- The Washington Times - Saturday, March 21, 2009

One week after Republicans sent a letter to the White House seeking clarification on e-mail archiving, the top Democrat on the same House government oversight panel sent his own letter with identical, cut-and-pasted questions.

To add insult to imitation, Democrats on the House Committee on Oversight and Government Reform had not accepted an invitation to sign the Republicans’ letter.

In a letter dated Feb. 27, Rep. Edolphus Towns, New York Democrat and panel chairman, wrote President Obama’s general counsel, asking how the administration is complying with the Presidential Records Act by saving official e-mail correspondence.

Mr. Towns’ letter to Gregory B. Craig copies four questions - word for word - from a Feb. 19 letter sent by Rep. Darrell Issa of California, the panel’s ranking Republican.

In at least two e-mails, an aide to Mr. Issa asked Mr. Towns’ office to sign onto the letter but did not receive a response.

Jenny Rosenberg, a spokesman for Mr. Towns, said the messages sent by Mr. Issa’s staff were inadvertently “overlooked.”

Mr. Issa’s letter noted that the George W. Bush administration’s missteps in complying with the act led to millions of taxpayer dollars being spent to recover missing e-mails. He also cited news reports about top Obama administration officials who use multiple e-mail accounts for official and unofficial business, warning that messages sent over personal e-mail accounts could be subject to federal archiving rules and might not be captured unless White House staffers forward the messages to their government accounts.

The fact that Mr. Towns sent his own letter was first reported Thursday by Mother Jones, a liberal magazine.

Mr. Towns’ decision to keep his inquiry under wraps - in contrast to Mr. Issa, who made his public through a news release - comes in stark contrast to the committee’s handling of e-mail archiving under its previous chairman, Rep. Henry A. Waxman, California Democrat.

Mr. Waxman, now chairman of the House Energy and Commerce Committee, sent numerous public letters and held several hearings on the mishandling of internal e-mails under the Bush administration.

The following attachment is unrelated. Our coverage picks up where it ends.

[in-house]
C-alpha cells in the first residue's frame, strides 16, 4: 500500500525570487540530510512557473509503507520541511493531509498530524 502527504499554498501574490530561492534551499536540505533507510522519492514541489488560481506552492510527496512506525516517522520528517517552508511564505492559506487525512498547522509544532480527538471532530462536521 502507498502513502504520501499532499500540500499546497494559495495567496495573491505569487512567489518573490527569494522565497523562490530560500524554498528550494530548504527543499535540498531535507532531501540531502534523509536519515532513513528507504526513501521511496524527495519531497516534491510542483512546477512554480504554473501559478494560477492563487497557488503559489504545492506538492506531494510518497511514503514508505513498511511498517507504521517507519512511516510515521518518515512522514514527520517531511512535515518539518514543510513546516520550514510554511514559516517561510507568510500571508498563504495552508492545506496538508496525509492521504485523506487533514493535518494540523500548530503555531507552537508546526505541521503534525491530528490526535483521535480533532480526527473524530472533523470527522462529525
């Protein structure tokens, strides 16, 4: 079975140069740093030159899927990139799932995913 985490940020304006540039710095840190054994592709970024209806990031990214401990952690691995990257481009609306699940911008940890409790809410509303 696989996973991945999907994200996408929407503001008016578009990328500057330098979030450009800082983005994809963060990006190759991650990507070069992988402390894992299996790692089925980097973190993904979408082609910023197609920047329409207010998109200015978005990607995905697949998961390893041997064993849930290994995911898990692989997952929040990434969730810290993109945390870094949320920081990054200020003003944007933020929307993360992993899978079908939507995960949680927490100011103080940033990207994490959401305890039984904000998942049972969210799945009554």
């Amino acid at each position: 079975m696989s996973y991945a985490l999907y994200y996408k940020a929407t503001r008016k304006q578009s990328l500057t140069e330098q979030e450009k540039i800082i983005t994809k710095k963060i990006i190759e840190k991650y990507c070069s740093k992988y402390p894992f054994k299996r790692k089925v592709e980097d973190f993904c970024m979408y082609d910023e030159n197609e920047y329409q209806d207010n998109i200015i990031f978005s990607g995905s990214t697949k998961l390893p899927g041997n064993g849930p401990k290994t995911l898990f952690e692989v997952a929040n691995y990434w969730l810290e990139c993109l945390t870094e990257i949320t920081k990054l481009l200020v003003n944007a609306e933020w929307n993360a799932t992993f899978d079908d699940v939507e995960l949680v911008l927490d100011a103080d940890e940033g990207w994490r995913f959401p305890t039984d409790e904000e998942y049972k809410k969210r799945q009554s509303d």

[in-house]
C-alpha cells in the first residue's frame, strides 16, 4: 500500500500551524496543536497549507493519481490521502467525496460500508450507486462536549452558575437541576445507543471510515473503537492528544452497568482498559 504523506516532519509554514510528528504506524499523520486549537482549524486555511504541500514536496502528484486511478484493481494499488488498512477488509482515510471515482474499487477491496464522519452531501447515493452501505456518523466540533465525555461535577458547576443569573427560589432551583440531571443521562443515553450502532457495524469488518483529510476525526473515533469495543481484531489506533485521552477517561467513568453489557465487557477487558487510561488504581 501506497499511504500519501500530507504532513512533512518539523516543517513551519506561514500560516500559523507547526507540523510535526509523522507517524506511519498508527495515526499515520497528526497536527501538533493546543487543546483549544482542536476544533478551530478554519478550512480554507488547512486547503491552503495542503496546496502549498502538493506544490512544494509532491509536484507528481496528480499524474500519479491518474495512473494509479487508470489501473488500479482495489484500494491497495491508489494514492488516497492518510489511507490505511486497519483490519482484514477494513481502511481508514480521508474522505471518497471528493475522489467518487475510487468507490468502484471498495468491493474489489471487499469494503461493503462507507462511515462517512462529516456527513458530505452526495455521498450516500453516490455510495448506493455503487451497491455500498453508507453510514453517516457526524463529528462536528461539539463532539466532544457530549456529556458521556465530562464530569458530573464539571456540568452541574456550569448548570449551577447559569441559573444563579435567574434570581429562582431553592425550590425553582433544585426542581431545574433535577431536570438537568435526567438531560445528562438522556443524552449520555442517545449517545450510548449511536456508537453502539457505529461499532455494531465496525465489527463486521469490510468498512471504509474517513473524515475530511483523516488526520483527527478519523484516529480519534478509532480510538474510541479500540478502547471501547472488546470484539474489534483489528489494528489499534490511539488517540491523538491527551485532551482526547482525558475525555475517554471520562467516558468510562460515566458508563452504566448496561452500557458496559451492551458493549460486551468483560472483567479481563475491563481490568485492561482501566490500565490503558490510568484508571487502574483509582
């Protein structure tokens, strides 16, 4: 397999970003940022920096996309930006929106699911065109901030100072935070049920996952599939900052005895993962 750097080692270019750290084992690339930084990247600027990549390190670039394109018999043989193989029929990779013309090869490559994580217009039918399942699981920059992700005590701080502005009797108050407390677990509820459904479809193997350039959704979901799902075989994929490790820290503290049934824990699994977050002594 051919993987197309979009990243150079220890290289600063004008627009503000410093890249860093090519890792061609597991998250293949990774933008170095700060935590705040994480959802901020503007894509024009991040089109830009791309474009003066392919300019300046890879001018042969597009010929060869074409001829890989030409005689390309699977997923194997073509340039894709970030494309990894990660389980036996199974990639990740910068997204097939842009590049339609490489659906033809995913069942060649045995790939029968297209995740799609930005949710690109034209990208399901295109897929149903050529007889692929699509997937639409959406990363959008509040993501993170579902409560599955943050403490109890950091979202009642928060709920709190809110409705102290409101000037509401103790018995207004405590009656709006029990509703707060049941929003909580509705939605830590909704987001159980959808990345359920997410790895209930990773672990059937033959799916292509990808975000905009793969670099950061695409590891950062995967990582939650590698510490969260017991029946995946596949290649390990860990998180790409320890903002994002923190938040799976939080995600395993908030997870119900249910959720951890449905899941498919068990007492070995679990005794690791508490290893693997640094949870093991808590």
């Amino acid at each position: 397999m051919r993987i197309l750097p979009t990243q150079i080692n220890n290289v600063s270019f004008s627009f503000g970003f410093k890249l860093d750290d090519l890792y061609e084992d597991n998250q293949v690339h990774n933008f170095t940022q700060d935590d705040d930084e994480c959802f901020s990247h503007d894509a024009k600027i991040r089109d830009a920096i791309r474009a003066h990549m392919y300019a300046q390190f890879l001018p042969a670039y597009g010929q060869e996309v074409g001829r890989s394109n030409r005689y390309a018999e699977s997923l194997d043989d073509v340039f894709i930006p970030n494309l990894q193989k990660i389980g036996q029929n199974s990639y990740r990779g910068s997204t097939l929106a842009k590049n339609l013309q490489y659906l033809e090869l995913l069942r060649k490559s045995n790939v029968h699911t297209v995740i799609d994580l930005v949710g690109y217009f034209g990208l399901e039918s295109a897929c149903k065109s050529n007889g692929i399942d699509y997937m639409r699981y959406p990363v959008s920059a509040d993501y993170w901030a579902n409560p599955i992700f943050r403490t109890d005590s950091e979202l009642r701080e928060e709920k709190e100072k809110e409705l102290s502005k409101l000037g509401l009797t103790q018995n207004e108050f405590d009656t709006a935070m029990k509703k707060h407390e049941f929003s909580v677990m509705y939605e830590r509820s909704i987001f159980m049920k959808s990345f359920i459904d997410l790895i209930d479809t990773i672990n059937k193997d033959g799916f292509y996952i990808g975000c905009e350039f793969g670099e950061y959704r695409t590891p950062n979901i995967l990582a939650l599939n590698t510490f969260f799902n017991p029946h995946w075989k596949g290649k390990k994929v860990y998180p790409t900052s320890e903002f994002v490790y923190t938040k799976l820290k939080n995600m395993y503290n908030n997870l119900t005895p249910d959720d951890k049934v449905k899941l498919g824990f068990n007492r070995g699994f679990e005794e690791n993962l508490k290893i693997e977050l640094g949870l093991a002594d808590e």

Ms. Rosenberg would not answer questions about why the committee did not initially notify the public that it was looking into the issue.

But in a comment to Mother Jones, she said, “Whether or not [Mr. Towns] is sending out a press release, he’s still not sitting back like the Republicans did when they were doing oversight of the Bush administration.”

That statement was rejected by Frederick Hill, a spokesman for Mr. Issa.

“It is unfair that the majority is criticizing committee Republicans when they’re clearly embarrassed about the fact that they sent esentially the same letter to the White House that congressman Issa had already asked congressman Towns to sign on with him jointly,” Mr. Hill said.

Late Friday, Ms. Rosenberg said the committee had decided to post the Democrats’ letter on the panel Web site Monday.

“We’re happy to put the letter up,” she said.

Republicans said they first learned of Mr. Towns’ letter when they received a response from the White House saying the administration intends to respond to the Democratic letter and not the Republican version, which asks three additional questions.

Asked why the Democratic letter cut-and-pasted questions from Mr. Issa word for word, Ms. Rosenberg said the question was “moot.”

The issue of White House staffers using unofficial e-mail accounts became a point of contention after the Bush administration’s firing of several U.S. attorneys in 2007.

During a congressional investigation, the administration said it was unable to produce a number of internal e-mails that were sent by staffers using Republican National Committee accounts, thus were not captured by the White House archiving system. The administration subsequently spent more than $10 million to recover 14 million e-mails.

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